trains and became part of the coffee shop’s furniture, did any of us notice the traditional paperback crying out for help? There’s no doubt that bookstores have suffered during the past decade, and many look to package up the paperback and push it into a dusty corner of the attic, ready for future auctions when they may be ‘worth something’ in a manner very similar to the LP record. However, there are still those who wish to cling to the paperback, fearing its death and raising the question: is the future of the paperback a bleak one or can it successfully battle technologies’ ambition to alter our methods of reading? The rise of the Kindle can be explained with a study of its advantages over the book. As men and women of all ages and literary interests remove a Kindle from their bag, they are free to read whatever they wish without judgement from onlookers. An important business man can freely read Pride and Prejudice without embarrassment from his fellow commuters and Sally can fantasise with an erotic Lawrence novel whilst innocently waiting for her son Jack to finish his swimming lesson. Another advantage of the Kindle is its ability to contain an abundance of literature within a small tablet, whilst novels clutter bookshelves, reduce space in the study and weigh down bags. Plus, the Kindle often offers texts cheaply, with many classics available for free, and one can simply enter the vast world of literature at a touch of a button whilst sat on the sofa, rather than venturing out in the rain to the bookstore to find that they’ve already sold out of One Day. With these benefits, it’s hard to understand why some resent the rise of the Kindle, yet there are still those who lament the paperback’s death and strive to keep a hold on the book: but why? Many argue that the paperback is more fulfilling, as all the senses are involved in the reading experience. One can touch the pages, listening to their crisp flick as they are turned. paperback enthusiasts prefer to read fonts on the page rather than electronic text on a screen – that which is associated with the stresses of the office. Fans of the book also enjoy having physical copies of their reading lining their bookshelves and simply favour holding actual copies of a writer’s work. Of course, one could not mention that renowned smell that everyone readily anticipates as they open a new (or old) book. Yet the perseverance to save the paperback from death seems trivial to technology’s progression, and the reader’s desire to save money, time and space, ultimately making the death of the paperback more likely, despite its valiant battle.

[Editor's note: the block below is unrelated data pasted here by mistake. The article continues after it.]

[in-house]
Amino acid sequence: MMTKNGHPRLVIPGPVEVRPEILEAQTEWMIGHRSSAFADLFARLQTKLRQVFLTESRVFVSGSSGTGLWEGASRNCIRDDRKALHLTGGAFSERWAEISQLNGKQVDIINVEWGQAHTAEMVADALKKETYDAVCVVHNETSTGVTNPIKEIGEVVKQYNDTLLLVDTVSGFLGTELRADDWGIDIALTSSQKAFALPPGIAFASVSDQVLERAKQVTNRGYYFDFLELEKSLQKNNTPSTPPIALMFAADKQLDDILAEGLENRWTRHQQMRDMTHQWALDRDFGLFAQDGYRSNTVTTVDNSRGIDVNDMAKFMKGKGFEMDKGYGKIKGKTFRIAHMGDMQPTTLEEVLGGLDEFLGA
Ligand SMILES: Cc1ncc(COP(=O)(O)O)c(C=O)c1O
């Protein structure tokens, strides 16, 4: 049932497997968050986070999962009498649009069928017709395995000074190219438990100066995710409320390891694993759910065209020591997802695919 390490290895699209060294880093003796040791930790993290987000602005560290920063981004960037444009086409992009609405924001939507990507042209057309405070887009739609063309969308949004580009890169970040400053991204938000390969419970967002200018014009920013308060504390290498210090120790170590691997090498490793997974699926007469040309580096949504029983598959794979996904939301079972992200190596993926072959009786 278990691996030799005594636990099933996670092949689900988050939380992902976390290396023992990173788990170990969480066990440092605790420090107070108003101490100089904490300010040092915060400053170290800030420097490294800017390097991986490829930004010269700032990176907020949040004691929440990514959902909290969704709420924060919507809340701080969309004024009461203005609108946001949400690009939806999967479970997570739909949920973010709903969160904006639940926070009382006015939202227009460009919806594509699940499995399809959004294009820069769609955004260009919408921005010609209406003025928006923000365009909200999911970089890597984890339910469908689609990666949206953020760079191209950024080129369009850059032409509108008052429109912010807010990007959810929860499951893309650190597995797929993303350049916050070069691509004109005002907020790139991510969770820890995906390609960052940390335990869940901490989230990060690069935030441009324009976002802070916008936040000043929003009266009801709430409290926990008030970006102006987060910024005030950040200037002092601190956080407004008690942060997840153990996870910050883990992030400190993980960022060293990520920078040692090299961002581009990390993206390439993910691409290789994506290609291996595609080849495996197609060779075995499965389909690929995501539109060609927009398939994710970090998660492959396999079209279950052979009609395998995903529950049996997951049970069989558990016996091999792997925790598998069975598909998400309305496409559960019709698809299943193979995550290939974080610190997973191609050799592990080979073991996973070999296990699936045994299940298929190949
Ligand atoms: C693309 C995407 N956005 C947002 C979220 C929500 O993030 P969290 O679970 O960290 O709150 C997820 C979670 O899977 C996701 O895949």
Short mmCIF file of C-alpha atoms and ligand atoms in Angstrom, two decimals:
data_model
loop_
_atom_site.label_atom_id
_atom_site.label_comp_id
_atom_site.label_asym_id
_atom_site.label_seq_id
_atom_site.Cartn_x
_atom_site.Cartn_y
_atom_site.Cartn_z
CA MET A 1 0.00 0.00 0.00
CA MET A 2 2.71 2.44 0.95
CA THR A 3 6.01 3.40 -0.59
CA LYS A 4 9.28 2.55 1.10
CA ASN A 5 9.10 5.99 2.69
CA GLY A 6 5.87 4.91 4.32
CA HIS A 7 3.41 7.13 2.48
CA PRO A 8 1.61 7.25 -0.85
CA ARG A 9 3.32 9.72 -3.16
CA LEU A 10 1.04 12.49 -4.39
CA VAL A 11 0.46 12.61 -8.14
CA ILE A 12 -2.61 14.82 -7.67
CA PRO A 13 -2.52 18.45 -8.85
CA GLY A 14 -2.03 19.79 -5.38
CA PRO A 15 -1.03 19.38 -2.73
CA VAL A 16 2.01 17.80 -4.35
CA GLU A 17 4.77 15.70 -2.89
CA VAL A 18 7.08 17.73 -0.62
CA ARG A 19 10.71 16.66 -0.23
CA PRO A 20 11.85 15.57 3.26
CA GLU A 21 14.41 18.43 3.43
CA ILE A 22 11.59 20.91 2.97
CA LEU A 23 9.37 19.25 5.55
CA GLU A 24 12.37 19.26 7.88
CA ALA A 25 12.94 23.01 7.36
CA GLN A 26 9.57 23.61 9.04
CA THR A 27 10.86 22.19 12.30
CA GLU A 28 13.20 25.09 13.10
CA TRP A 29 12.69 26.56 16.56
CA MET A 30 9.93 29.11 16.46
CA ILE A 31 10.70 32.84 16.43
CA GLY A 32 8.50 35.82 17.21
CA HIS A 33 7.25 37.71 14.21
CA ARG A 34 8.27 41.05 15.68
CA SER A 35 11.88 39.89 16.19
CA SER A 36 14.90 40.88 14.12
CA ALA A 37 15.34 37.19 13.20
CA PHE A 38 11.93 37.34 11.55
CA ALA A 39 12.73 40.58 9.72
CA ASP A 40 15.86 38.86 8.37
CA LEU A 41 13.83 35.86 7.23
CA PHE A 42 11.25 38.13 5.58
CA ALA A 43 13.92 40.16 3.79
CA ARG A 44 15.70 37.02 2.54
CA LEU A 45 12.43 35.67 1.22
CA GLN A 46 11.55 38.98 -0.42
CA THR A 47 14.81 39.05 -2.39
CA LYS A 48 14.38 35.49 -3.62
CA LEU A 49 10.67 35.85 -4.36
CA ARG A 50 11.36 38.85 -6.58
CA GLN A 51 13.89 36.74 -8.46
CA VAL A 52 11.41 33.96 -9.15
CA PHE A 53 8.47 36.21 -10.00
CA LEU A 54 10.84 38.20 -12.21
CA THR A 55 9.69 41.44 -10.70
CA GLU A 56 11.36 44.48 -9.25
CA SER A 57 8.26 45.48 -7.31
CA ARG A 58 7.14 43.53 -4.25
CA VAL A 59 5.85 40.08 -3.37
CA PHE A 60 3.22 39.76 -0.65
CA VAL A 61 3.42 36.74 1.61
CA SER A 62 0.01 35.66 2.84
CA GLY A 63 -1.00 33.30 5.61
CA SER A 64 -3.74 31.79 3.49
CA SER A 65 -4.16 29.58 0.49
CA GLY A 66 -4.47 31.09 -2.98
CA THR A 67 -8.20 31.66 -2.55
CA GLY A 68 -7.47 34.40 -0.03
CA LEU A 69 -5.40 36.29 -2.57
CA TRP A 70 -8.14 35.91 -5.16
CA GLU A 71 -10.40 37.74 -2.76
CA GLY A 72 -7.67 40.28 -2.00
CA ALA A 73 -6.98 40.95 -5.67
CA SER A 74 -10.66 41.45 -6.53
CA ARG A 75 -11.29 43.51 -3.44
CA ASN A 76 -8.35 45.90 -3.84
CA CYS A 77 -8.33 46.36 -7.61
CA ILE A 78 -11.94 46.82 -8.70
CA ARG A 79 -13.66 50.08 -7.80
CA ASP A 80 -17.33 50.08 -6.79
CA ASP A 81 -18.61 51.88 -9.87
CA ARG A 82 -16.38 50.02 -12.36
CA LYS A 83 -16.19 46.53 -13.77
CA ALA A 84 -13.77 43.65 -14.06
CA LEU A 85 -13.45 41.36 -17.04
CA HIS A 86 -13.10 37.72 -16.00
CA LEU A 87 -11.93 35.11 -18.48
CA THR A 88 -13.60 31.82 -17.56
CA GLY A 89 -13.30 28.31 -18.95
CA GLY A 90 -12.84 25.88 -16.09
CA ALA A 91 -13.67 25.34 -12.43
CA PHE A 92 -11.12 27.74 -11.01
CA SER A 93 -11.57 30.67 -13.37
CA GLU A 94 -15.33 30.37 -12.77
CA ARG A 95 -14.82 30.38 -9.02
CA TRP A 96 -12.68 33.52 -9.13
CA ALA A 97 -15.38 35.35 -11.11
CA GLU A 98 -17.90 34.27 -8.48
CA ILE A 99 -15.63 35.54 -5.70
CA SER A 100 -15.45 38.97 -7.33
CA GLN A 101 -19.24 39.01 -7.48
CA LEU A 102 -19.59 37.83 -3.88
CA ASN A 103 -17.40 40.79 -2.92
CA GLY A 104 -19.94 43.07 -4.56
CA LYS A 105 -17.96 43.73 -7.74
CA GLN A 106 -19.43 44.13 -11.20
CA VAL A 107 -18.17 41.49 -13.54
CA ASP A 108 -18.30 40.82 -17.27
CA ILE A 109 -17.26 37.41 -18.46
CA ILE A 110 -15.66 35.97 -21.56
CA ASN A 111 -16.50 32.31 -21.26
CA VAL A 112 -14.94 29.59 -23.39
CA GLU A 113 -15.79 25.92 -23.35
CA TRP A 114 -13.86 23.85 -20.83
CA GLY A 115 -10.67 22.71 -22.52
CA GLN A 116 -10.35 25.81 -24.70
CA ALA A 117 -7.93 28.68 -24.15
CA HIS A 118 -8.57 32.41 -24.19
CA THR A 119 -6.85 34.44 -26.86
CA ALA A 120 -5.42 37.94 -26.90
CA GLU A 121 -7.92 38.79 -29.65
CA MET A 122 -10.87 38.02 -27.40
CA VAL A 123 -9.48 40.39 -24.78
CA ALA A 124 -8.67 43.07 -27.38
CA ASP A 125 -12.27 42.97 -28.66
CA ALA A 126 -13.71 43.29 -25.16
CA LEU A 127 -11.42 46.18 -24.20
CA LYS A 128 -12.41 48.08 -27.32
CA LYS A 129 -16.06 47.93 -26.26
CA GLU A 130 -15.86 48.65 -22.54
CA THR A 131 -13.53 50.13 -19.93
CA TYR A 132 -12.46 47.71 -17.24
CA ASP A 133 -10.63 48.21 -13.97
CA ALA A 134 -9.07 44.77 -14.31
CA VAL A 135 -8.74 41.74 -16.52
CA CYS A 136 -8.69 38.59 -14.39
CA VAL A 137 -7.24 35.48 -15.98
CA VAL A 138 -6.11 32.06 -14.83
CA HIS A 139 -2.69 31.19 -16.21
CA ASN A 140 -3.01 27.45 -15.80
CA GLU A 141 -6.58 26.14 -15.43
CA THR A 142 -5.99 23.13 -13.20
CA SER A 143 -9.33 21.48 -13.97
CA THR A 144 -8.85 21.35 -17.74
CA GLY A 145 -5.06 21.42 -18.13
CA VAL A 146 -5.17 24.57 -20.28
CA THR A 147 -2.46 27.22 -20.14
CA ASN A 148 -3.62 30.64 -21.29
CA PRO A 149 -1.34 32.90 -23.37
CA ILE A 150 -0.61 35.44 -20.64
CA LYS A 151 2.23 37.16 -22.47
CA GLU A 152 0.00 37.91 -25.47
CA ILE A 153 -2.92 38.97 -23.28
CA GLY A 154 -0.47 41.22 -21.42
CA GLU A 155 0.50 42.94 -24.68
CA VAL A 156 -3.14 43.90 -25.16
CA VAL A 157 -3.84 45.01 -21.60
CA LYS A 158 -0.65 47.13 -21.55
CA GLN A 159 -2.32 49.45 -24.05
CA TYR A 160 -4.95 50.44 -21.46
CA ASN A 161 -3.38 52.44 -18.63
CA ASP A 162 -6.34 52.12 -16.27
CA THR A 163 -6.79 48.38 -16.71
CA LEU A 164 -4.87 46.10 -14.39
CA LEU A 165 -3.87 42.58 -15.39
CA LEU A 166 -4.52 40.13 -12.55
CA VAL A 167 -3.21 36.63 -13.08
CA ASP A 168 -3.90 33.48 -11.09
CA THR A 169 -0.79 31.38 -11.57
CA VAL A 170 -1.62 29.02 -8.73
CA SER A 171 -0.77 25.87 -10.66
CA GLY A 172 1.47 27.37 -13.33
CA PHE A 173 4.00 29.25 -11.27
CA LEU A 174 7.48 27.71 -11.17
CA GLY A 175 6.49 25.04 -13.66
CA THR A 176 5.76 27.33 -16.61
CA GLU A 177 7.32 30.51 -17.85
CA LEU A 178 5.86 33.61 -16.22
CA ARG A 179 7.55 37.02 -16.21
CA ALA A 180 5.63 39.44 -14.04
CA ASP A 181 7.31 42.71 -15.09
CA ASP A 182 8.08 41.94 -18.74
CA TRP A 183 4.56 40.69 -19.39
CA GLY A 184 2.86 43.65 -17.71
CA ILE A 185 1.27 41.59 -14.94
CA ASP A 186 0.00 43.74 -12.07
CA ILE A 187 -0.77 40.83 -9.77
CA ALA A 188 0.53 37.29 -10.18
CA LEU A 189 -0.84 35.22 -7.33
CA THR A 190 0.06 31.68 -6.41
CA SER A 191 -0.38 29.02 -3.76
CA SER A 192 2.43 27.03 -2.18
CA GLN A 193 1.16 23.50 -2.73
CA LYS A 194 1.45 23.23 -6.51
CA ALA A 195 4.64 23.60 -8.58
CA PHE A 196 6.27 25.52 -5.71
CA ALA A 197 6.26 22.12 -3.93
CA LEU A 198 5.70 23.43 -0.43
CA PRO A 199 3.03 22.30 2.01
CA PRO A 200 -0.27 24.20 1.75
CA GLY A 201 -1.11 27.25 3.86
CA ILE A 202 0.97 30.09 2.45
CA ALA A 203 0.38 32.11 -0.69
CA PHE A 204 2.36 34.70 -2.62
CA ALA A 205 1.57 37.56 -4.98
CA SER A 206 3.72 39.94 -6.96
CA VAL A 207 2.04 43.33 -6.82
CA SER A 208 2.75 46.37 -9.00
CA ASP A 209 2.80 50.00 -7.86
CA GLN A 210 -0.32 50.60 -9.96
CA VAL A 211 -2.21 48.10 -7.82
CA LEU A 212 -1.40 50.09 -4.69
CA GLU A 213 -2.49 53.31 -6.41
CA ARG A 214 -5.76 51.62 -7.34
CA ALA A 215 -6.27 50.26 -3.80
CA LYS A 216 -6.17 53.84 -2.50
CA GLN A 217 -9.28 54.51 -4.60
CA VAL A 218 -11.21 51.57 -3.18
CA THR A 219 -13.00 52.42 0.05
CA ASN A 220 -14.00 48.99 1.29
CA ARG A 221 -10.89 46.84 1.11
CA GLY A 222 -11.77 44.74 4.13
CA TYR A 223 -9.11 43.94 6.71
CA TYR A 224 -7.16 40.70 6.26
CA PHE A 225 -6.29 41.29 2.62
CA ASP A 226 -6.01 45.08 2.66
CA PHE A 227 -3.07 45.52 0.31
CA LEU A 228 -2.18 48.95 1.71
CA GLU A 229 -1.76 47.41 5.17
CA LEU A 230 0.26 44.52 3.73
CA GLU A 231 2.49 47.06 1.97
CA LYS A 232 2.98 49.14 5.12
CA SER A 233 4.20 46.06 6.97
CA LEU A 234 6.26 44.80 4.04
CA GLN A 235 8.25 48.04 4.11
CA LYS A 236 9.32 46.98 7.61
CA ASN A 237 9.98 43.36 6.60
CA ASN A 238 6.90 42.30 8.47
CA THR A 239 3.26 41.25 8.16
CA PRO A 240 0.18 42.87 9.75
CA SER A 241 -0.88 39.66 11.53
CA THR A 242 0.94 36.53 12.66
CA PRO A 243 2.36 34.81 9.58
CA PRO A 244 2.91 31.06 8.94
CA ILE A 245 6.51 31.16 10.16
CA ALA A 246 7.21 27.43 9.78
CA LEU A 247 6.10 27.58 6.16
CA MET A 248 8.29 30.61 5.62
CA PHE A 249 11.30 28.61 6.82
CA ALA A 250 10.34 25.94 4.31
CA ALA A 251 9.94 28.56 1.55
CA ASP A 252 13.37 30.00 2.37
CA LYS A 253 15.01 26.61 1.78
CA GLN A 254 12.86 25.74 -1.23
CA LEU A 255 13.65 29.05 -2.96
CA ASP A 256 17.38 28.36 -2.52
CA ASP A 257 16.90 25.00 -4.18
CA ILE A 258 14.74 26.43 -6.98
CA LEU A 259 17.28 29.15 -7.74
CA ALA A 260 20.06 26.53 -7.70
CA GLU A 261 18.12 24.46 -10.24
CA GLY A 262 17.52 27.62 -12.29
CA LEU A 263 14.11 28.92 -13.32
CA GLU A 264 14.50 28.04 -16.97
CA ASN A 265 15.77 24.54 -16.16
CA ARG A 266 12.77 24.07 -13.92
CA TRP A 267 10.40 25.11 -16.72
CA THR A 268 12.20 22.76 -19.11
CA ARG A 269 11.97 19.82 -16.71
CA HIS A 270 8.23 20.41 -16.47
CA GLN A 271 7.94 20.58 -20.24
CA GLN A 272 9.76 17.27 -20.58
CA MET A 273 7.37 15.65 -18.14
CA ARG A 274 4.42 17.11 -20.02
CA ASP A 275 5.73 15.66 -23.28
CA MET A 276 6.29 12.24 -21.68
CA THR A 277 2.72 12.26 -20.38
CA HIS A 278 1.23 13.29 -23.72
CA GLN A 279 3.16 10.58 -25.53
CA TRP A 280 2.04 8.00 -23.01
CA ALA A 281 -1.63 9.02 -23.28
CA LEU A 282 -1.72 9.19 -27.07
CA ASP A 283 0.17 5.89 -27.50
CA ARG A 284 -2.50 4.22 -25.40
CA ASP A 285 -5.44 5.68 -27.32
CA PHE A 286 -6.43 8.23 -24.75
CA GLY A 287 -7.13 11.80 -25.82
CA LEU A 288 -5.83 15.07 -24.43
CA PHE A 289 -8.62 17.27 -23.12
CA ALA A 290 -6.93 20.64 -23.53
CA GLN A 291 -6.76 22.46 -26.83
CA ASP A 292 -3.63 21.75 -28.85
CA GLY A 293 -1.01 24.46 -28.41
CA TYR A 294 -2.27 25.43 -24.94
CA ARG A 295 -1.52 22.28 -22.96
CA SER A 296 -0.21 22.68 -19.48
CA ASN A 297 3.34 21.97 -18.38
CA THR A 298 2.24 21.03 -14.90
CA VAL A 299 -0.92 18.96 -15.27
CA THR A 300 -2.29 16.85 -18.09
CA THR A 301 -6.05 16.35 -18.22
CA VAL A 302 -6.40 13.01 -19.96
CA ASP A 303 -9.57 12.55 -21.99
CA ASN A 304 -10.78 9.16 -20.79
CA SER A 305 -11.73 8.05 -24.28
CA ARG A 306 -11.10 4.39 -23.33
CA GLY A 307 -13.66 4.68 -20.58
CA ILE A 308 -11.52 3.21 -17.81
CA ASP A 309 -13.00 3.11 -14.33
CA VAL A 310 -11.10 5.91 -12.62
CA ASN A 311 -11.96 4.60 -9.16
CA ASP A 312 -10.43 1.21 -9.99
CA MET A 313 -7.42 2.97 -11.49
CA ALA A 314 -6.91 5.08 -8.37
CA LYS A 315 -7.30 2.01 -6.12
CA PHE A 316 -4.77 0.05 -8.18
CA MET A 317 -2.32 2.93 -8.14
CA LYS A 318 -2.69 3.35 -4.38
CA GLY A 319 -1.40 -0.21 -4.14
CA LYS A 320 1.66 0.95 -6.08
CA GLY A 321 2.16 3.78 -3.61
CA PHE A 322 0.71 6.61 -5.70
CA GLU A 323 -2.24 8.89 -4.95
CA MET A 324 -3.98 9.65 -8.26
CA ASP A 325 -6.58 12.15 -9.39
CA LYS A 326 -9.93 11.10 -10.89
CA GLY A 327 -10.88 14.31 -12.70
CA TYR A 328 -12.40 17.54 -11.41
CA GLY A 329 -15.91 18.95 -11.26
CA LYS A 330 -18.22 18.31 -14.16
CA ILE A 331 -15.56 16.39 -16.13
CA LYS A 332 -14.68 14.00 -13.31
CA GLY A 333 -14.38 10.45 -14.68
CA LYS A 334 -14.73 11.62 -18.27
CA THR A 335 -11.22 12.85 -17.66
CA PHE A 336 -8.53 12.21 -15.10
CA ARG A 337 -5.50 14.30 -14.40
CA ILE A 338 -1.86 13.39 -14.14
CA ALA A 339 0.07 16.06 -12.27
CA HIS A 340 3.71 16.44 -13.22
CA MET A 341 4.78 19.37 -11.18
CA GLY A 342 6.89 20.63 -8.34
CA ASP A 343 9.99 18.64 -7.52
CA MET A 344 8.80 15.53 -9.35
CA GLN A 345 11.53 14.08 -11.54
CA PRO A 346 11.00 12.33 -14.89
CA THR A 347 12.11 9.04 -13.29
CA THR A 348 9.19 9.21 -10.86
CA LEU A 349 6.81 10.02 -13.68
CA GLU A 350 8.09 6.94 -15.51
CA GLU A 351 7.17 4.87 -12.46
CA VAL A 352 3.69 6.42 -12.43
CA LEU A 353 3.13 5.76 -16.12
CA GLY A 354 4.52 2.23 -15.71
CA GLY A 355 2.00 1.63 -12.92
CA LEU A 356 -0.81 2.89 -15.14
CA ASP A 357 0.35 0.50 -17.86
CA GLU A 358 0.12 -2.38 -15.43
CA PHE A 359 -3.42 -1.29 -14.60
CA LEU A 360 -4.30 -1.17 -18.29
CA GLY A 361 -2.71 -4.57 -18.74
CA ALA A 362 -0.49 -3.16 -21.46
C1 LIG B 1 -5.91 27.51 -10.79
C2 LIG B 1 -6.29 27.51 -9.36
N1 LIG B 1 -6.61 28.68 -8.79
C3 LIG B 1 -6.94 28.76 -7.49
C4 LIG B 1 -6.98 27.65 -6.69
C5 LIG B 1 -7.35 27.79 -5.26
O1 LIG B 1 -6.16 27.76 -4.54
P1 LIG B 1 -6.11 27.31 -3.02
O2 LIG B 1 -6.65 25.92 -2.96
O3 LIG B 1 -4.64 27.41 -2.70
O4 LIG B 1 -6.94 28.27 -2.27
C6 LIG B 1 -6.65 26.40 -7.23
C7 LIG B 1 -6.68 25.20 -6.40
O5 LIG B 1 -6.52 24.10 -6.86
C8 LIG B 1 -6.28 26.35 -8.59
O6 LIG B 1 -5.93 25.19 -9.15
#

© umpc portal

By Sophie Vickery, Literature Team


ovember 2007 was the beginning of a new era for the literary world, as Amazon released the Kindle First generation. It sold out in five and a half hours, foreshadowing big changes in the world’s reading to come. The last four years has seen the release of additional models and their eager demand across the globe. September of this year celebrated the arrival of a touchscreen Kindle, available with Wi–Fi and 3G connectivity. But as Kindles crept into holiday hand luggage, boarded

The Stag |

22nd November 2011



Twilight: up to the hype?
By Rachel Thomason, Literature Team


© Huntingdon Theartre Company

ith the recent release of the penultimate Twilight film, Breaking dawn: Part 1, on the 18th November, it seemed apt to return to the very books that started the ‘Twihard’ phenomenon. Stephenie Meyer has sold over one hundred million copies of her novels worldwide, but that doesn’t mean that The Twilight Saga has a flawless reputation. Whilst the hype over Twilight mounts, the criticism of the quality of Meyer’s novels has also increased. American horror writer Stephen King has stated that “[she] can’t write worth a darn. She’s not very good.”